"It shall be done, Sir!" said Gaston. "I will away at once, my Lord!"
The sumptuous meal came in seven courses and lasted for three hours. By the time the intrepid wanderers laid their pates on the crisp bed clothes they were fully exhausted of strength. They each fell instantly into dreamless slumber in a void of nothingness, until the cock crowed at six of the clock.
"Didn't I just pull the covers to my chest, Mom?" asked Carl.
"I should say so, Carl!" Mom said. "The night passes quickly, when one is totally spent!"
"Just five more minutes, Mom!" Carl begged.
"Chop! Chop, My Dear Son!" Mom encouraged. "'Tis time! 'Tis time! We must strap ourselves into the Charlton's grand shuttle for our final leg of this journey!"
"Why a shuttle?" Carl asked. "Can't we climb the rest of the way?"
"When one runs out of rock and dirt upon which to climb," Mom explained, "'tis time to take wing to fly through the air and break its bonds into outer space."
"Where are we going now?" wondered Carl.
"Today, we will visit your brother, Carl in Space, who is the live-in repairman for the Hubble Space Telescope," Mom assured him. "The telescope operates within parameters quite well and quite consistently. Therefore, having little to do on his huge glass in the sky, he makes music...at least as often as some adventurous piano student sends him a request."
"Why is that, Mom?" Carl wondered. "Doesn't he have ideas for music of his own?"
"That is a very good question, Carl," Mom said. "Being the very last key of the highest tones of the Treble Clef is a very lonely job. He often waits around smiling, while hoping that someone will come by to play his pristine pitch, but rare is the musician's digit that ever ventures that far out from your home base of Middle C."
"Bon voyage, Dear Mother!" smiled Charlton. "Your chariot awaits. Salute my 'spacey' brother and thank him that there is no Hubble trouble, but only clear views of 'galaxies, far, far away.'"
"Any word regarding the Millenium Falcon that he now has parked at dock, C3PO?" queried Mom.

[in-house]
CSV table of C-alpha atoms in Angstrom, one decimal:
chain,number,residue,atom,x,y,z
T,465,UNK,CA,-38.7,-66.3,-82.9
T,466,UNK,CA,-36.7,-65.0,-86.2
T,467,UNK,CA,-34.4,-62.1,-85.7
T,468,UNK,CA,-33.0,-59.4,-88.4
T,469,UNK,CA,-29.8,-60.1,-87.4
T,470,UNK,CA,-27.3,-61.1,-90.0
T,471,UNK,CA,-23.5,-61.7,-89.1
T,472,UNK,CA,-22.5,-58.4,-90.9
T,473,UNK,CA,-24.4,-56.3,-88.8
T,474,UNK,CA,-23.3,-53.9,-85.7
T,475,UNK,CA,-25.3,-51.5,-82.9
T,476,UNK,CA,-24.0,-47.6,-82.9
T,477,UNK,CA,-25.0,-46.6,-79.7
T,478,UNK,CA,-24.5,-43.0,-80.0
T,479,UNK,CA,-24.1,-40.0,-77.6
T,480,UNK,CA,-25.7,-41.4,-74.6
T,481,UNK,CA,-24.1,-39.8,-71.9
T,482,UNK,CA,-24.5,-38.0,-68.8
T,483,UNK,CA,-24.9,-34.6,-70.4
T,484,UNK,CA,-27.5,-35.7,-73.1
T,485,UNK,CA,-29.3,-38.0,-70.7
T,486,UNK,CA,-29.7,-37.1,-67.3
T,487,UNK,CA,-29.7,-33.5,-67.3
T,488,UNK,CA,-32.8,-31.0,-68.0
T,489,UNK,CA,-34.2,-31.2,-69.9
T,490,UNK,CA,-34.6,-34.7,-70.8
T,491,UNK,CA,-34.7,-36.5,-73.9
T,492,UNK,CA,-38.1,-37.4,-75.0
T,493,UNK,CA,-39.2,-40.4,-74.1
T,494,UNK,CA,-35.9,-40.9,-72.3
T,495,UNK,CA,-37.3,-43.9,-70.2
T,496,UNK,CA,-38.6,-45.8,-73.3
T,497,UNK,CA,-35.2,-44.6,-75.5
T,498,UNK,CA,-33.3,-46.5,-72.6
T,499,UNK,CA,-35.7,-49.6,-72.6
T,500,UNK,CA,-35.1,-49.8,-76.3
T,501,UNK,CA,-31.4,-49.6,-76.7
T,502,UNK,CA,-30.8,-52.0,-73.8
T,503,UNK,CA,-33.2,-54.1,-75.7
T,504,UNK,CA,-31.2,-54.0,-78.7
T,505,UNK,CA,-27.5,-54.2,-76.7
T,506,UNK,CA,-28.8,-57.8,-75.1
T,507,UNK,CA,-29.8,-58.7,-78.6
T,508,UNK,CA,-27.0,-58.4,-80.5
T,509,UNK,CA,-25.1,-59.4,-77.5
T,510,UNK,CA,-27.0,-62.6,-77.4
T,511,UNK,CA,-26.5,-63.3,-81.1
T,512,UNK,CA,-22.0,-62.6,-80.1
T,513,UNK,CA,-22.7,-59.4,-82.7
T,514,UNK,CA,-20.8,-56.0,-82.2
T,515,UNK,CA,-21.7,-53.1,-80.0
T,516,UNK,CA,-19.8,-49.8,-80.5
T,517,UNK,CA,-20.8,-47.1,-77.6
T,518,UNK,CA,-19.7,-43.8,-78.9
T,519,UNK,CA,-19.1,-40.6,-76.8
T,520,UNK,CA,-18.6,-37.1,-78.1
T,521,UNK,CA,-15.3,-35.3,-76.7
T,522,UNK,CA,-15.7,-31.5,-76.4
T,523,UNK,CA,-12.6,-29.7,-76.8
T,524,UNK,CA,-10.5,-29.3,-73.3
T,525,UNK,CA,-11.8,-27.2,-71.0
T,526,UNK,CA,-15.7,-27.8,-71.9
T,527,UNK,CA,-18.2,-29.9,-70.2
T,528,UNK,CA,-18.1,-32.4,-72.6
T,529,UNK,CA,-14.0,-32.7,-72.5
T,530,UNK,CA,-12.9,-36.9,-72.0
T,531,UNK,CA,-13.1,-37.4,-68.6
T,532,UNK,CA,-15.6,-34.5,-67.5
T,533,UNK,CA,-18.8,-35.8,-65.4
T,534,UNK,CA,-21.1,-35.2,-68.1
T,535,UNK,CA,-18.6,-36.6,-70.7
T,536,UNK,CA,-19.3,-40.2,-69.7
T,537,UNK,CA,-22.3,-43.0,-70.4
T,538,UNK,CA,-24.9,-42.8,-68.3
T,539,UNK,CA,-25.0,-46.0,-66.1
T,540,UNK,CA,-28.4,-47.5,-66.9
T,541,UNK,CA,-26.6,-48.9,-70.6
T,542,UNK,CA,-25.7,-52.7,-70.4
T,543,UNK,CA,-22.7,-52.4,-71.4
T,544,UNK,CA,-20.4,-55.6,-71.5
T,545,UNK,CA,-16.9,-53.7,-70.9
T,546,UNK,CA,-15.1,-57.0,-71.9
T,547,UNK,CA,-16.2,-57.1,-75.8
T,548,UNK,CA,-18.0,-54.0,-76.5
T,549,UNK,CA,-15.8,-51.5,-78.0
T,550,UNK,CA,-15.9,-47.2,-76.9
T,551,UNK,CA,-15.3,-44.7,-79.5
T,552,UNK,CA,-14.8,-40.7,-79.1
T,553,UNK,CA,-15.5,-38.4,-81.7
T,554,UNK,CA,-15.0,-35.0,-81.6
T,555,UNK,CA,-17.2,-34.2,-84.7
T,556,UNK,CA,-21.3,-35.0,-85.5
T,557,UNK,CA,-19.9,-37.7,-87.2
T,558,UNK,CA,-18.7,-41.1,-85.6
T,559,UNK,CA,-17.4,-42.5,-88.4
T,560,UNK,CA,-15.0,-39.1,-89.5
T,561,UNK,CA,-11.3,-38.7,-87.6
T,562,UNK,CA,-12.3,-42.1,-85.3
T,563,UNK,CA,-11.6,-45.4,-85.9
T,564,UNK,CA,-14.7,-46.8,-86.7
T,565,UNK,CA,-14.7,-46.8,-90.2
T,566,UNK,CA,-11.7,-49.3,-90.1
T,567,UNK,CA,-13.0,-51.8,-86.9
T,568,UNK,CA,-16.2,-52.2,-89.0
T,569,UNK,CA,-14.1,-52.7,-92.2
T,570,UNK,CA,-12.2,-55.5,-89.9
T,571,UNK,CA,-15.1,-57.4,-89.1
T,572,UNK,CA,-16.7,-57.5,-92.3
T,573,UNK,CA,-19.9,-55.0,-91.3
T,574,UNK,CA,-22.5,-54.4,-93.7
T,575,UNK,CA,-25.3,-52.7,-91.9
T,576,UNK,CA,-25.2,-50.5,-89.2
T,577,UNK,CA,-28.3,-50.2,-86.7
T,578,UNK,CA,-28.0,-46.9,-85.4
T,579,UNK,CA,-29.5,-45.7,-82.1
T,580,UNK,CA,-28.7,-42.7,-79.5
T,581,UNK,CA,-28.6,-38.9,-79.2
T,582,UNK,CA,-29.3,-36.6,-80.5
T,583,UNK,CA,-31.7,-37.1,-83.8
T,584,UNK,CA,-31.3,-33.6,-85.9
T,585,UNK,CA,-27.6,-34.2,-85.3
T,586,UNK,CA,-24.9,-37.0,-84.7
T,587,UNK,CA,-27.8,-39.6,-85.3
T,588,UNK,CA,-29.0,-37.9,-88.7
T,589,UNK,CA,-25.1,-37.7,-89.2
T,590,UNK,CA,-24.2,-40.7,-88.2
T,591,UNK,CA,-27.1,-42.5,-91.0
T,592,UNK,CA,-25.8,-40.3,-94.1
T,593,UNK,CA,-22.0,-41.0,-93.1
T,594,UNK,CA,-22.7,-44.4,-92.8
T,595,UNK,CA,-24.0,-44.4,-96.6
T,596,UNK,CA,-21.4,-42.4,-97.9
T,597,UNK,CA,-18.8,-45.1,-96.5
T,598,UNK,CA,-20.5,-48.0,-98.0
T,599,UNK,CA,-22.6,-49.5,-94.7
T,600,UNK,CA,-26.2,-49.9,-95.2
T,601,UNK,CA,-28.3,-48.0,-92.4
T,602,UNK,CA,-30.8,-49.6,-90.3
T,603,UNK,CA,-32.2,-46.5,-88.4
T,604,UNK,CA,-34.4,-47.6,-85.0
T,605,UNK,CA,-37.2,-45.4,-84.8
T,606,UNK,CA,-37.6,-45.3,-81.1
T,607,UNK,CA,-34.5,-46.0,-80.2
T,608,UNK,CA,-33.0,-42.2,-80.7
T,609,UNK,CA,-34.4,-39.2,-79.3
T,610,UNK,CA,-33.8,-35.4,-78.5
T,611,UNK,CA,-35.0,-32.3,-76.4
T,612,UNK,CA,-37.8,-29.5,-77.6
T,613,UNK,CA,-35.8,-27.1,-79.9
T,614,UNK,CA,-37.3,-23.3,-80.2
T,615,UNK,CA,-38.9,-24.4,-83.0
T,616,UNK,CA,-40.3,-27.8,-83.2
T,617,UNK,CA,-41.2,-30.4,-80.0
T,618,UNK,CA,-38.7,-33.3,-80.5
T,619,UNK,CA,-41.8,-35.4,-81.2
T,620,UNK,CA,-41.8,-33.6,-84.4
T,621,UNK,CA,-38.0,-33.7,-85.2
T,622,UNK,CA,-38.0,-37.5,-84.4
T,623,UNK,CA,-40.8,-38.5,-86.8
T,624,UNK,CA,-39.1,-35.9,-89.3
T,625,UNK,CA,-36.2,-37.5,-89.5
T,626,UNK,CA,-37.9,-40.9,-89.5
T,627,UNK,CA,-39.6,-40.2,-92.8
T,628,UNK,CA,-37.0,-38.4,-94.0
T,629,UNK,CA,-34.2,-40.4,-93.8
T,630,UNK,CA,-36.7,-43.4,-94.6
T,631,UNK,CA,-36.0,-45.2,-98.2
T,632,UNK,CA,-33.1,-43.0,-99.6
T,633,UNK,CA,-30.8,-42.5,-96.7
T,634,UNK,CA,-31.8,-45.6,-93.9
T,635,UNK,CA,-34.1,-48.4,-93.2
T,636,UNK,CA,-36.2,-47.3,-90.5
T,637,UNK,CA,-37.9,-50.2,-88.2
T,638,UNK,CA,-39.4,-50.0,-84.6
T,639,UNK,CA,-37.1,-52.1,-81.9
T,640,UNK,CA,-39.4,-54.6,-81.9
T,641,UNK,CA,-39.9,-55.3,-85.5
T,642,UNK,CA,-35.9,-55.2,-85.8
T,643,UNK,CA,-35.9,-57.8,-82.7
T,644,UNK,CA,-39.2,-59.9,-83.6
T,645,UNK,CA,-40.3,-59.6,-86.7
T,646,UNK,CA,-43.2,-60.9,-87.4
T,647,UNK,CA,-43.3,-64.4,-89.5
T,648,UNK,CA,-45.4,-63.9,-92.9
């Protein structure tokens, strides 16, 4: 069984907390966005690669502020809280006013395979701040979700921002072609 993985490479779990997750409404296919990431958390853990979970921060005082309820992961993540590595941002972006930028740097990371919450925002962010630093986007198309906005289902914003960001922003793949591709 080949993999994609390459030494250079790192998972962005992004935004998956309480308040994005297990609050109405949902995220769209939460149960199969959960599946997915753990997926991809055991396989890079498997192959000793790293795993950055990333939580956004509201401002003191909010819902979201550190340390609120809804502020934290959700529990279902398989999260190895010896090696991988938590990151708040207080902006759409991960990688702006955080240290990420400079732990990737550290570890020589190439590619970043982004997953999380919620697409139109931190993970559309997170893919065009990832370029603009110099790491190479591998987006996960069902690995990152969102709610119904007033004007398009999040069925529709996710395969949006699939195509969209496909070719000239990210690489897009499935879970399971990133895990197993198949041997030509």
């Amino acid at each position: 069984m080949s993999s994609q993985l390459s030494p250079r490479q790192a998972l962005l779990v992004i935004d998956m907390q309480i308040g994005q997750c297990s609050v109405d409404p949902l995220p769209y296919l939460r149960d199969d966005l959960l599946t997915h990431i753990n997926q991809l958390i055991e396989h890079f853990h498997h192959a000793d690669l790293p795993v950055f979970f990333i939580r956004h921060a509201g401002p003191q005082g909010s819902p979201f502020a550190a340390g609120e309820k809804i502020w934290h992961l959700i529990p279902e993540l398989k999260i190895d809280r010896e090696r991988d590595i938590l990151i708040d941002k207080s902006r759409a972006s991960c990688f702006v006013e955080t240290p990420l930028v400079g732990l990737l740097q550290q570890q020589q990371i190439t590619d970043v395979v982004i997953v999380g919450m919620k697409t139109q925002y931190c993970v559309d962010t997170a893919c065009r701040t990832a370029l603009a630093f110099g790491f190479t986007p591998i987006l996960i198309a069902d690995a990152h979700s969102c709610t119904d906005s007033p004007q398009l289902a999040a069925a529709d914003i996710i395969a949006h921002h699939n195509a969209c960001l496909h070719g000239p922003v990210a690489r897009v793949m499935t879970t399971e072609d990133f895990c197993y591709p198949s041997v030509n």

"Just...HOW?" asked Charlton.
"Well, I think he's sweet on Rey and Chewbacca seems to like the swing that he has rigged on the outside of the lens," Mom quipped. "Space Carl gets a clean lens and Chewie gets playtime. It's a Win-Win Scenario!"
"Only Space-C could do that!" moaned Charlton. "Will wonders never cease?"
"Alright, Love! Time to strap you in and light off the fuse!" said Charlton. "Any famous last words?"
"LAST words? How dare you!" snorted Mom. "I plan to come back to pester you for time immemorial. You just make sure your little android is greased up and ready to fly!"
"Without doubt, My Dear Lady!" Charlton said with a wry smile. "The countdown is in progress. All systems are go! Enjoy your trip!"
"Will do, Charlton!" said Mom. "Thanks for the lovely view from the heights!"
"You are most welcome, Mother!" said Charlton. "By the way, Car-o-Line, you've been rather quiet this trip. Come back when you have more to say! Do it soon, please, Sir!"
Thumbs up from Carl...
"Welcome, Mum!" said the android captain as Mother Treble Clef and Carl of the Line boarded the spacious shuttle for the relatively short trip to the Hubble abode of her farthest son, Carl in Space. "The name's Originald. I am the distant cousin of Data and his slightly less intelligent brother, B-4. They are the creations of Dr. Noonien Soong. Dr. Soong's fourth cousin is my creator, Dr. Sings WhileHeWorks."
"How fascinating!" said Mother Clef with toothpicks-in-the-eyes mock excitement. "Will there be any entertainment scheduled for our flight this day?"